THE president of Asaja-Baleares (an agricultural federation) has attributed the presence of the poisonous antibiotic cloranfenicol found in samples of animal tissue on another four farms in the Islands, to the use of animal feed manufactured outside of the European Union.

Speaking yesterday, Biel Company has, however, “wholeheartedly” defended the continued use of “maximum veterinary controls”. “In general”, he said, “a good watch is kept on standards” on farms in the region. He pointed to a system enabling vets and farmers to trace animal food sources, which means that meat consumers can rest assured about the fine quality of food products.

Although “it is impossible to remove every trace of risk”, Company added that control mechanisms “are working”.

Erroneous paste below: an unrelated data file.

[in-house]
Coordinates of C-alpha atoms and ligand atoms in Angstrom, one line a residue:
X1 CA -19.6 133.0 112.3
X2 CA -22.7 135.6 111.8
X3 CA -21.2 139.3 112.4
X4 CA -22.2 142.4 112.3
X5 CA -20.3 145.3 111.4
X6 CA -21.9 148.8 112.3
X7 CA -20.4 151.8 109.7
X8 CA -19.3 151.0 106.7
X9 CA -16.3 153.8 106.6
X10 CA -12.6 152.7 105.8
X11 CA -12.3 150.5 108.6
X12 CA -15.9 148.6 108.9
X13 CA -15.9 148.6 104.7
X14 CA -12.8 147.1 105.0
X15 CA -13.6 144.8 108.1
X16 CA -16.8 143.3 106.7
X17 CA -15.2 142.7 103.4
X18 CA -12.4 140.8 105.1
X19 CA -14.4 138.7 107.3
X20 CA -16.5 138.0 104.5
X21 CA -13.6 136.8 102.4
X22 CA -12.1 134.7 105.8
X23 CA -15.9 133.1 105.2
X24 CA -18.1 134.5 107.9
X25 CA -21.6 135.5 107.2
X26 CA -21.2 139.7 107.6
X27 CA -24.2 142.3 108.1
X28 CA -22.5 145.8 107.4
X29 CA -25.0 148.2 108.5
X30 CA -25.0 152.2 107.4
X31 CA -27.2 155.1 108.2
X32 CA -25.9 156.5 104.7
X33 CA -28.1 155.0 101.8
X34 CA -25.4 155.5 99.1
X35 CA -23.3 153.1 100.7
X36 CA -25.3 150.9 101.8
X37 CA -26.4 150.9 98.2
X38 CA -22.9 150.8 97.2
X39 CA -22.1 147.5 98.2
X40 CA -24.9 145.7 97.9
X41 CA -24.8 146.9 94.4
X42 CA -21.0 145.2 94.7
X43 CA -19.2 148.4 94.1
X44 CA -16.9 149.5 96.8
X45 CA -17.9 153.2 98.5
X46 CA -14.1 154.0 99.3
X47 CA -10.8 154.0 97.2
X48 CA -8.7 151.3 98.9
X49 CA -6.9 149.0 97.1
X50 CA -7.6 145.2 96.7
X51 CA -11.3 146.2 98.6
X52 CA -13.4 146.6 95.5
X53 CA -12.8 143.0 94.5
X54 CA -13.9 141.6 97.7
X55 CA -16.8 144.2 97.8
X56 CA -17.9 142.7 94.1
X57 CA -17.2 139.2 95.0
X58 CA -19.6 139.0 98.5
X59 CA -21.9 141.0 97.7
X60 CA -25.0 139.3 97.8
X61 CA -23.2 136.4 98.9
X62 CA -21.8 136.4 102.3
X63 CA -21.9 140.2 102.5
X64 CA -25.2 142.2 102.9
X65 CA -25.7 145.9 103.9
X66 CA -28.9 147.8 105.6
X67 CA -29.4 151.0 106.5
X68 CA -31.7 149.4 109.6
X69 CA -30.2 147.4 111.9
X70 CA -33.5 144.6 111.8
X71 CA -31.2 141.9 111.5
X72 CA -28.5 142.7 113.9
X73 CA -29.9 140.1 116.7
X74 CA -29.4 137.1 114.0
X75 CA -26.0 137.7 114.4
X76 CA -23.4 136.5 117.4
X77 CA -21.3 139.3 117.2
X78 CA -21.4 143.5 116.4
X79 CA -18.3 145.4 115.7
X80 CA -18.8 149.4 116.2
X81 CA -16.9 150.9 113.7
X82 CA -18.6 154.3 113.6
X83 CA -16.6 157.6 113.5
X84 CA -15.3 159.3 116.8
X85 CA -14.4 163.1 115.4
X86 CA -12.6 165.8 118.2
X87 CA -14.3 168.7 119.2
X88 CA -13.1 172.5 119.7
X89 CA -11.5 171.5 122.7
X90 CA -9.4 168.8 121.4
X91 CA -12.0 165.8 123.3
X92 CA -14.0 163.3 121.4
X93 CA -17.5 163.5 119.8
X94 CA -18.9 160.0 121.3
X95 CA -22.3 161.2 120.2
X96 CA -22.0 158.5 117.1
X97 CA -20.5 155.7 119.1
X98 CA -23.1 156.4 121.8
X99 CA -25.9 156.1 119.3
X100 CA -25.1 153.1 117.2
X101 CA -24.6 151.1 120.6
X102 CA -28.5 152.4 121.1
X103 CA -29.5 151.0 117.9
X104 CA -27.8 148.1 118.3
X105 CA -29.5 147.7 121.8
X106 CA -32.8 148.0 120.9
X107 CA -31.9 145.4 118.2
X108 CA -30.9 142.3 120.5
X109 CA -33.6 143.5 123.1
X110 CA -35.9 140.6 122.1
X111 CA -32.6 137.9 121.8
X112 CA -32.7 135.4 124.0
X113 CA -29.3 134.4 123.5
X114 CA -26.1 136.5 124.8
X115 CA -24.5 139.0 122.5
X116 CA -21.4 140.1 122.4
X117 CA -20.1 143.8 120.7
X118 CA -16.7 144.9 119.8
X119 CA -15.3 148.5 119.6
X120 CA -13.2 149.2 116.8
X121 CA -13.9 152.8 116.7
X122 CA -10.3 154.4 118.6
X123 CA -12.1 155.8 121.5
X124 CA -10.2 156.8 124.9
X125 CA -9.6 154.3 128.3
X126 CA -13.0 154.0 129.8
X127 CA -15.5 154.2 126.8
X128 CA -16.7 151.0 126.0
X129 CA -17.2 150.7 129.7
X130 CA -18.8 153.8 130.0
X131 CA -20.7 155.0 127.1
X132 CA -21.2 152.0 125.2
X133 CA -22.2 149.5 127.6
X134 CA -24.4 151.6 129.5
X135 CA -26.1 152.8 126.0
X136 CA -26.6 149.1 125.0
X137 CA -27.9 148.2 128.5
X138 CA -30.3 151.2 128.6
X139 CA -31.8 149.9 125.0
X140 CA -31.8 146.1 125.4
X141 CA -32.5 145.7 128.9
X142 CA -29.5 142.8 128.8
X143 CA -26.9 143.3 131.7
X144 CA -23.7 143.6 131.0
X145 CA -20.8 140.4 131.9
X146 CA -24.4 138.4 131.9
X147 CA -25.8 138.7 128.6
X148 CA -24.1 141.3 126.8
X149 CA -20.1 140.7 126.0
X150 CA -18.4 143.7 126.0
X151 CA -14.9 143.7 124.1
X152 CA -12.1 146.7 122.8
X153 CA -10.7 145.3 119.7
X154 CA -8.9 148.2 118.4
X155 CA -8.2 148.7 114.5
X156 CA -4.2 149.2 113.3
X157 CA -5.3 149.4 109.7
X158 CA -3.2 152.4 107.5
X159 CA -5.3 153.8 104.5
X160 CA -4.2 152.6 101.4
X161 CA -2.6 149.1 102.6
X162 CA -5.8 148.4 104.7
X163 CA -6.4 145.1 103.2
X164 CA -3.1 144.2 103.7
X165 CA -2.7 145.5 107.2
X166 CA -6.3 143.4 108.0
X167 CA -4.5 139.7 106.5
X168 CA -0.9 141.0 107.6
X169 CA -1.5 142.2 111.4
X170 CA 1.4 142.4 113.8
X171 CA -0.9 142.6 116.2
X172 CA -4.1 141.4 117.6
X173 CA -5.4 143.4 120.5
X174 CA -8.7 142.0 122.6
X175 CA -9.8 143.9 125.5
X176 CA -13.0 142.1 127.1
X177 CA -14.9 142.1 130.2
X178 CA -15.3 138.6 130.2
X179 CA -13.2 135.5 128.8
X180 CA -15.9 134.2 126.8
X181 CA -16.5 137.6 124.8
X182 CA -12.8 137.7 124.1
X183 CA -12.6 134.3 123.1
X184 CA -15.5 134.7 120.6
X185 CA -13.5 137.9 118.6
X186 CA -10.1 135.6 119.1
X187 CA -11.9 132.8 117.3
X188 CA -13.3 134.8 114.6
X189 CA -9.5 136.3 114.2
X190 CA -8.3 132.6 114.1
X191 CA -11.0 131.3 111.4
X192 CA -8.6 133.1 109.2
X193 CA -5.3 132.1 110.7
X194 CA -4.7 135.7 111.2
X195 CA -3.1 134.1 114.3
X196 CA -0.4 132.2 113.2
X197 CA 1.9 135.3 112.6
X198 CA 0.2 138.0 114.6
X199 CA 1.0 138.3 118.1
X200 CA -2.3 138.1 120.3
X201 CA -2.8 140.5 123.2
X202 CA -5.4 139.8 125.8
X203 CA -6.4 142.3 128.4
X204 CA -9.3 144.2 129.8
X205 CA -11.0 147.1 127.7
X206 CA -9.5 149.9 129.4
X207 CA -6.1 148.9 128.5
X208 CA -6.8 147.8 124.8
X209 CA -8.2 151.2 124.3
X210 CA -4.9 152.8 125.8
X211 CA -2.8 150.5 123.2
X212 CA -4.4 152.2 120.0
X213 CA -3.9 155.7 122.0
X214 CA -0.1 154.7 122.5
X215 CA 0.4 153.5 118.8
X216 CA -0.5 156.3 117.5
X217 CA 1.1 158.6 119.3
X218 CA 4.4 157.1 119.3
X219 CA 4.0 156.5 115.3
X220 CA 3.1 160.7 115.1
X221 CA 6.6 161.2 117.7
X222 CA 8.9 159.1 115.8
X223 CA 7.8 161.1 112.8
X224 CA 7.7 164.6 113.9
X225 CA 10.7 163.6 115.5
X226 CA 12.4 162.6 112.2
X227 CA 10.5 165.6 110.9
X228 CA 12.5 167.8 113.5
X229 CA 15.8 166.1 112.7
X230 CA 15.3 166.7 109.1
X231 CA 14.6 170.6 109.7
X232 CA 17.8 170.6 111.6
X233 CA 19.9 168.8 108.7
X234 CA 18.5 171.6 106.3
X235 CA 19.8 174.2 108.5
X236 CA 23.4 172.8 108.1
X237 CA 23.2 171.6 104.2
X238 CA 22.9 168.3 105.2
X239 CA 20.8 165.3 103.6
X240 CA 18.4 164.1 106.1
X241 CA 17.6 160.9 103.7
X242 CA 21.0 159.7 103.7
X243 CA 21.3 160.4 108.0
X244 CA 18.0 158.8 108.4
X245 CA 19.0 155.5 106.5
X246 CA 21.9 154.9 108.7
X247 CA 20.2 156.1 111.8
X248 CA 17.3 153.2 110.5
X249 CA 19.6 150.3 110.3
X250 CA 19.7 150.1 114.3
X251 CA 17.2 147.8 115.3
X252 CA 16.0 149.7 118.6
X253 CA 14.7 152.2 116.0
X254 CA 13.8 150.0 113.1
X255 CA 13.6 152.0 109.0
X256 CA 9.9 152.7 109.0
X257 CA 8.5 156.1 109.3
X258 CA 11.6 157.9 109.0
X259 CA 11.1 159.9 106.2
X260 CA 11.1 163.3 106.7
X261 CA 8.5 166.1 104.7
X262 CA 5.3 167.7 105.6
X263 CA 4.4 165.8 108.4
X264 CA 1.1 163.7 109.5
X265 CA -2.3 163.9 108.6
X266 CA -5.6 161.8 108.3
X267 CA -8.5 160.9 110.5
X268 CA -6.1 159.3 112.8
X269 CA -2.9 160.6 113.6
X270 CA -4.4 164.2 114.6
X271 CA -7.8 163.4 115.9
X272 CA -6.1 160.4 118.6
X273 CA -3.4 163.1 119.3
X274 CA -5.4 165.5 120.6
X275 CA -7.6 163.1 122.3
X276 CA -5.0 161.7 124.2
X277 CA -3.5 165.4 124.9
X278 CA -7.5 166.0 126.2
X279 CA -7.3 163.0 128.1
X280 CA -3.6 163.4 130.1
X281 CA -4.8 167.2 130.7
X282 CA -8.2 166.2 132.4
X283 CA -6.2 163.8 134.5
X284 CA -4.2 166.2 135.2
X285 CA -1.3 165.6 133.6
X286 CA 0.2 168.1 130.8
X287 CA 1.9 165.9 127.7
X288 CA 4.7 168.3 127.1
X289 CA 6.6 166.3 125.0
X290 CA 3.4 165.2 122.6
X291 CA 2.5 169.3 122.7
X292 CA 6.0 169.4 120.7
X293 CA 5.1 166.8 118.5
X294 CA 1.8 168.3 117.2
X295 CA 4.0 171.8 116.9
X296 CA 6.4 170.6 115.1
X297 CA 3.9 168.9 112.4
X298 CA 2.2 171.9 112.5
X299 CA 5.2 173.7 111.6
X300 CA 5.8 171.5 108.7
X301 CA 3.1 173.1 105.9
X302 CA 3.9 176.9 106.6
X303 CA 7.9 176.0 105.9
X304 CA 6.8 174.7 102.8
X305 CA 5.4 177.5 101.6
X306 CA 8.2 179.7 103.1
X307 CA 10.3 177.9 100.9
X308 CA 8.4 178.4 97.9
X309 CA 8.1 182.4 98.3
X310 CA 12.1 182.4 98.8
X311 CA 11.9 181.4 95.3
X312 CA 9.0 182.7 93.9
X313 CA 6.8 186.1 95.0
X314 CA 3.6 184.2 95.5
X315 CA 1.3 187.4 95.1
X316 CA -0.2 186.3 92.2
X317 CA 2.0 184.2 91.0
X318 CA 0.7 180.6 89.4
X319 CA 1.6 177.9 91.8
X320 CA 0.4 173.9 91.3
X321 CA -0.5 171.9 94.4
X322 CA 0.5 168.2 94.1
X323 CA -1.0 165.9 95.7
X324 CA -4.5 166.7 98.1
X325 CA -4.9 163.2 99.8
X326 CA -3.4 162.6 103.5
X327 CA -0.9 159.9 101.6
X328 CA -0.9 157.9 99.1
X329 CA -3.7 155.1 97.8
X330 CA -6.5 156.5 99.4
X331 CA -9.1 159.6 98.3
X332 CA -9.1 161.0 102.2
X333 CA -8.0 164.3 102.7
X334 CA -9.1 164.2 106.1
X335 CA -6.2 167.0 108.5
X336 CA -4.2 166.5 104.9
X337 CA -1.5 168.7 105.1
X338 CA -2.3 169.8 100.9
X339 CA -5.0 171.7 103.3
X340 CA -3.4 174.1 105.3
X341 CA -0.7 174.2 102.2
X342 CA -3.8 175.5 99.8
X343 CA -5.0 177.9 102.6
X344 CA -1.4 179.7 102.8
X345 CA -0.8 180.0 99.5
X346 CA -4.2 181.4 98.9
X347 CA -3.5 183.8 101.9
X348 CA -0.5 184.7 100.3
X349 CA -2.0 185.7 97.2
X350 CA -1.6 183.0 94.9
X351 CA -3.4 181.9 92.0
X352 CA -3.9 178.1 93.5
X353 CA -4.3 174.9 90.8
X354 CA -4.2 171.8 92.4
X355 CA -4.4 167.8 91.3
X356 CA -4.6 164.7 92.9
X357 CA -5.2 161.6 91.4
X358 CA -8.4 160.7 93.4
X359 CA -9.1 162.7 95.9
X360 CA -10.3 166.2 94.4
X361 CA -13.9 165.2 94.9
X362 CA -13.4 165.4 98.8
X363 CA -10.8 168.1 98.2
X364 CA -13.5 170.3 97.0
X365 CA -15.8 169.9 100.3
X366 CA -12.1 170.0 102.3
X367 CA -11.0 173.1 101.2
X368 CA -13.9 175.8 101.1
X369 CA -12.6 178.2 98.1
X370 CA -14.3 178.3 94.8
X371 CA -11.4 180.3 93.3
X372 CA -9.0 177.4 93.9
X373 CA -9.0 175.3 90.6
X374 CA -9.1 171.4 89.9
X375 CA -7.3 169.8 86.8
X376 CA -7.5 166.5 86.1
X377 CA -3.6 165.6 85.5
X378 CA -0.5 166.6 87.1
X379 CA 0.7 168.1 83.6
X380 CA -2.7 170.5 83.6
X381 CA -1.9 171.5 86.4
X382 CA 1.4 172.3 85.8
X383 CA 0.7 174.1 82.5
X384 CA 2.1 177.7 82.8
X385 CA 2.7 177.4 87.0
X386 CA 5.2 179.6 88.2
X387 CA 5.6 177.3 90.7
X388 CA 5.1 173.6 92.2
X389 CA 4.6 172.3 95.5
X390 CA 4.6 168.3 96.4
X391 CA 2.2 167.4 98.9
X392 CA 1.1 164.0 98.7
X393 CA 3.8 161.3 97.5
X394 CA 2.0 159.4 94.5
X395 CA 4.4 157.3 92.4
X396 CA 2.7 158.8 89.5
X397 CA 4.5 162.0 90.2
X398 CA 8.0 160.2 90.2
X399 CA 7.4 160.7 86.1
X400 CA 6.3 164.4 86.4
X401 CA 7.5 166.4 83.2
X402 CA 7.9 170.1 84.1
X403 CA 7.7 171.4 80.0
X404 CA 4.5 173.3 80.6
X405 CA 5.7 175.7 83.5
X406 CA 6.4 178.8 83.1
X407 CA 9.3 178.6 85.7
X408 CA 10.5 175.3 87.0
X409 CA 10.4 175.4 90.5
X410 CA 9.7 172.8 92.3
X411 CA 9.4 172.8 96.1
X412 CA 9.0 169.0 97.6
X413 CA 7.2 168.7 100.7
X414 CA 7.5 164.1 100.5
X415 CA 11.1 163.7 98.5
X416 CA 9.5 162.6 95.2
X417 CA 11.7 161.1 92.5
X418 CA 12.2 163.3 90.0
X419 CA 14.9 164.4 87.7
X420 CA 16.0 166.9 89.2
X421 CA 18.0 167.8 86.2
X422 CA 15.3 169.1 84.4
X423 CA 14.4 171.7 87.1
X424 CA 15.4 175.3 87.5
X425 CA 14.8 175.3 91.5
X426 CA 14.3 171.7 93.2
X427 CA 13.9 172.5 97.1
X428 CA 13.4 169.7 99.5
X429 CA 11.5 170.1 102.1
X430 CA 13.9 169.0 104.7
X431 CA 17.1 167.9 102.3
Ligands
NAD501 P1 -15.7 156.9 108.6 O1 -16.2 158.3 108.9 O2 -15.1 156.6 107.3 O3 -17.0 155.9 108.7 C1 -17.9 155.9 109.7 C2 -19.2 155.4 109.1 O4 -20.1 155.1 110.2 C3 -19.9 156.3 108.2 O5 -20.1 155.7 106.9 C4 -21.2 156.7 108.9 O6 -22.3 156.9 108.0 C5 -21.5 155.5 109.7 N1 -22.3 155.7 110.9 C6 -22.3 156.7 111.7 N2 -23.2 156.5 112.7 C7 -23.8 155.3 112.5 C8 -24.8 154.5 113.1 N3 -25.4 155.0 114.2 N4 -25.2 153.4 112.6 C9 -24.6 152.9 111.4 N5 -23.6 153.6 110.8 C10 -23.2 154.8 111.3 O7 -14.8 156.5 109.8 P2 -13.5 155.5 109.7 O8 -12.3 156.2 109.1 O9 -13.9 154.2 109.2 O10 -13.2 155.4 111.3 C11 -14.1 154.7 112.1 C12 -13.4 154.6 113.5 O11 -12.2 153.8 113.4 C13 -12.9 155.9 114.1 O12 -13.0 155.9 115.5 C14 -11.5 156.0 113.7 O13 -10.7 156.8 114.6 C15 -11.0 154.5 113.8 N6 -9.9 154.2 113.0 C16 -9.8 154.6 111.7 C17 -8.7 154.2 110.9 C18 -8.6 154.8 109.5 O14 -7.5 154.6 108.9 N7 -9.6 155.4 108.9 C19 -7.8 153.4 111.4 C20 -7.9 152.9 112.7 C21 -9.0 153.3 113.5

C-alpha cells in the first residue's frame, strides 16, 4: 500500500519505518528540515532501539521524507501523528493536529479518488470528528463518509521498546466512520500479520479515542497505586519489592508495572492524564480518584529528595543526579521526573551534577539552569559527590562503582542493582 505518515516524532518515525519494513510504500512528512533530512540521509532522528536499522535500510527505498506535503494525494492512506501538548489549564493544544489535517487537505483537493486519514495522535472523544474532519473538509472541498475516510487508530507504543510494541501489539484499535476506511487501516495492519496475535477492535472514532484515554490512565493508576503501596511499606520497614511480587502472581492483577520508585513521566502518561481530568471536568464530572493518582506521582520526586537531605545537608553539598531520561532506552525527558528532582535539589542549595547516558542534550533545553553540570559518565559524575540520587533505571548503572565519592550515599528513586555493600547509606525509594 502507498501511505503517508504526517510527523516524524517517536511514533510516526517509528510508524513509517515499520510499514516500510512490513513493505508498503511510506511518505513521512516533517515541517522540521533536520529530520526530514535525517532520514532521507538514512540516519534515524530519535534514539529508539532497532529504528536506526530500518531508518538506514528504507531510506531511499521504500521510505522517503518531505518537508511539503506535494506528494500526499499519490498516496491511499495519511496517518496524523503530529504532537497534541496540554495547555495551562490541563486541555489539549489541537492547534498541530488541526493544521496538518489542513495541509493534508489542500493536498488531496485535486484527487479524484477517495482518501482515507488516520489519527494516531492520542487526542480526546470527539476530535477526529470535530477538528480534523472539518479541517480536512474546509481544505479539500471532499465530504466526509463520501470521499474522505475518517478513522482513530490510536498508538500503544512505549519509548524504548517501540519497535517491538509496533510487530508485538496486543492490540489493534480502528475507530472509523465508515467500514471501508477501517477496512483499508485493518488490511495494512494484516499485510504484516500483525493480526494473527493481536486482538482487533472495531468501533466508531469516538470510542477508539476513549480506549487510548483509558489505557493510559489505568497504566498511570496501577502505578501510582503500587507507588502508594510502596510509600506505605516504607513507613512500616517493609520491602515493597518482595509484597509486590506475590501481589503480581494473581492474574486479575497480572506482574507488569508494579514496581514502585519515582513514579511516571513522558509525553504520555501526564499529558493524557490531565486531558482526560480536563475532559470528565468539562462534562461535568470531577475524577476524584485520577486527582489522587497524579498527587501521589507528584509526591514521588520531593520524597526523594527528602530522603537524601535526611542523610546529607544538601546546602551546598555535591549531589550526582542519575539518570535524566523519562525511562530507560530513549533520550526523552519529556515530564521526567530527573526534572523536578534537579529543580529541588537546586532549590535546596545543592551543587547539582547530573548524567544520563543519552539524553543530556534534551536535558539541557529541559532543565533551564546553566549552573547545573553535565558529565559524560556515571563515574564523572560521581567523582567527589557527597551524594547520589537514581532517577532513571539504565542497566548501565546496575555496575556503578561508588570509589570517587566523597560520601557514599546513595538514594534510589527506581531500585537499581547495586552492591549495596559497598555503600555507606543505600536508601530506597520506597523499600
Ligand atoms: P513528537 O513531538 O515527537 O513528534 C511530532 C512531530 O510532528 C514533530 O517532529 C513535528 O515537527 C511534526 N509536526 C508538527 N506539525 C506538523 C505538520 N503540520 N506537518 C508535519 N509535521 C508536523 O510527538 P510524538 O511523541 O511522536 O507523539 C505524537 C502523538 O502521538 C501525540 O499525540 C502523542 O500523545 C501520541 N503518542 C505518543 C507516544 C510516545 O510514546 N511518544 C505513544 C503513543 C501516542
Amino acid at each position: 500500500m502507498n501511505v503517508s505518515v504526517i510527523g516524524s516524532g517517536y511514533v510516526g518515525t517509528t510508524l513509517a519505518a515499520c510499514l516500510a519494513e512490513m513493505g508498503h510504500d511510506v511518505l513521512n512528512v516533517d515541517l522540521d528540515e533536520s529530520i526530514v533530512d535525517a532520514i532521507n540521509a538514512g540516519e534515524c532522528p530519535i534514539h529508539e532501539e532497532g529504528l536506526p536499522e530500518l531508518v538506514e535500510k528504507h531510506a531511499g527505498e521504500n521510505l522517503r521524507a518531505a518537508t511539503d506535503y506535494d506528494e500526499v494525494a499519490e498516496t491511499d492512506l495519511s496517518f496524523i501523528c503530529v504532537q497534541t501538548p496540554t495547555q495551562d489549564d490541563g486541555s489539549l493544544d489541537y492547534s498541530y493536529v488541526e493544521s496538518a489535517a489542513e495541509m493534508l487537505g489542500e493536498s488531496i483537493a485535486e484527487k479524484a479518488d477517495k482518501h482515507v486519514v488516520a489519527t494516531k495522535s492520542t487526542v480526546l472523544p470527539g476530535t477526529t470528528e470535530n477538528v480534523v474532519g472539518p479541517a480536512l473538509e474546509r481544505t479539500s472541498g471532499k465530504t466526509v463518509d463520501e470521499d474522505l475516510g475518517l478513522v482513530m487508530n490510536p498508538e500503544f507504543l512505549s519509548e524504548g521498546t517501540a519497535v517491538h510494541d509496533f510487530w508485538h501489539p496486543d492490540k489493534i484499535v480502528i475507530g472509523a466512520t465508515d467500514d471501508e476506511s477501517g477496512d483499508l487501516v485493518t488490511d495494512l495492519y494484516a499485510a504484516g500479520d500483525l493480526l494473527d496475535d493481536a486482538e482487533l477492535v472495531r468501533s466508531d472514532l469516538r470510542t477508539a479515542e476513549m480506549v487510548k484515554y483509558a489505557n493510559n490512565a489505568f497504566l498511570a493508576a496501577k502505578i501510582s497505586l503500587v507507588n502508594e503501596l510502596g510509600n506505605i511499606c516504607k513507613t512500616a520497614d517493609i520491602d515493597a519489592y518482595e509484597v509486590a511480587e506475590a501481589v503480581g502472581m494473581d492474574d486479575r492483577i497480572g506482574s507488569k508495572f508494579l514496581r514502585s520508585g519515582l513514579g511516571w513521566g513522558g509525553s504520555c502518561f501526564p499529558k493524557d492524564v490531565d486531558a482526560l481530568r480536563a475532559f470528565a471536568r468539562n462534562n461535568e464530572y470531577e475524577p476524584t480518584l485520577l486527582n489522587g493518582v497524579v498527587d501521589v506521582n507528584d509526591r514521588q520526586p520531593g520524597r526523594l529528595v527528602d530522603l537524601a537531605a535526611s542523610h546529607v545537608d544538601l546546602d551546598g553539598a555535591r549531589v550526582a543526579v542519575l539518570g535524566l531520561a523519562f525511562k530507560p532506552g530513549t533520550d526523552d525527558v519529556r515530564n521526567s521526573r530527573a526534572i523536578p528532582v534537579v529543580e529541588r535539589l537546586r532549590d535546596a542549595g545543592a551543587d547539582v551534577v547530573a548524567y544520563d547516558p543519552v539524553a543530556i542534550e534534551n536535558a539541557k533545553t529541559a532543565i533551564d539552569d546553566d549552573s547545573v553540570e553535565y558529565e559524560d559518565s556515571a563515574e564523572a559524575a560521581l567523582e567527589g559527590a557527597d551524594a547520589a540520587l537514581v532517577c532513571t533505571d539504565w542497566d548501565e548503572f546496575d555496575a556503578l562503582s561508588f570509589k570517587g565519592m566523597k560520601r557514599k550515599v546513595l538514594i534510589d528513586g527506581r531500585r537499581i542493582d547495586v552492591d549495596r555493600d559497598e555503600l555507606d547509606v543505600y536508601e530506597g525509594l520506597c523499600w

He insisted that rigorous analyses are carried out in abattoirs.
Company believed, however, that it is necessary to tighten Customs controls because in countries which do not belong to the European Union, prerequisites for fulfilling the standards of quality demanded by the Member states are not so strict.

Farmers buy such material without realising that the product does not necessarily comply with European Union by-laws.

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